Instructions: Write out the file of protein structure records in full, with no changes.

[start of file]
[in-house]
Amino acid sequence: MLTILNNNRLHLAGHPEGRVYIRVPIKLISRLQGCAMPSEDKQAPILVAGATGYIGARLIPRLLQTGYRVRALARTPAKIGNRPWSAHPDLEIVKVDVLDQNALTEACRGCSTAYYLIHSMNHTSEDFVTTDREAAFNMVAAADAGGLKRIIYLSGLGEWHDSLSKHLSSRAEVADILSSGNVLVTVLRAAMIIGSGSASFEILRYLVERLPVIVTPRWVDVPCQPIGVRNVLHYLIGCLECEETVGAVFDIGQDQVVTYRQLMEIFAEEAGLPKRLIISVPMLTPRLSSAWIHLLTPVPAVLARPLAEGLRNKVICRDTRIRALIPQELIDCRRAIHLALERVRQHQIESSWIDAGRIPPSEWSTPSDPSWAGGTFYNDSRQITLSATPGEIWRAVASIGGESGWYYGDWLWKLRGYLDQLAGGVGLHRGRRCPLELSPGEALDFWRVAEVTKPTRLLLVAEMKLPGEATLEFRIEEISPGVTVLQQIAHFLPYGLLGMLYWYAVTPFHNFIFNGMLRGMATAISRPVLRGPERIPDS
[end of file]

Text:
[in-house]
Amino acid sequence: MLTILNNNRLHLAGHPEGRVYIRVPIKLISRLQGCAMPSEDKQAPILVAGATGYIGARLIPRLLQTGYRVRALARTPAKIGNRPWSAHPDLEIVKVDVLDQNALTEACRGCSTAYYLIHSMNHTSEDFVTTDREAAFNMVAAADAGGLKRIIYLSGLGEWHDSLSKHLSSRAEVADILSSGNVLVTVLRAAMIIGSGSASFEILRYLVERLPVIVTPRWVDVPCQPIGVRNVLHYLIGCLECEETVGAVFDIGQDQVVTYRQLMEIFAEEAGLPKRLIISVPMLTPRLSSAWIHLLTPVPAVLARPLAEGLRNKVICRDTRIRALIPQELIDCRRAIHLALERVRQHQIESSWIDAGRIPPSEWSTPSDPSWAGGTFYNDSRQITLSATPGEIWRAVASIGGESGWYYGDWLWKLRGYLDQLAGGVGLHRGRRCPLELSPGEALDFWRVAEVTKPTRLLLVAEMKLPGEATLEFRIEEISPGVTVLQQIAHFLPYGLLGMLYWYAVTPFHNFIFNGMLRGMATAISRPVLRGPERIPDS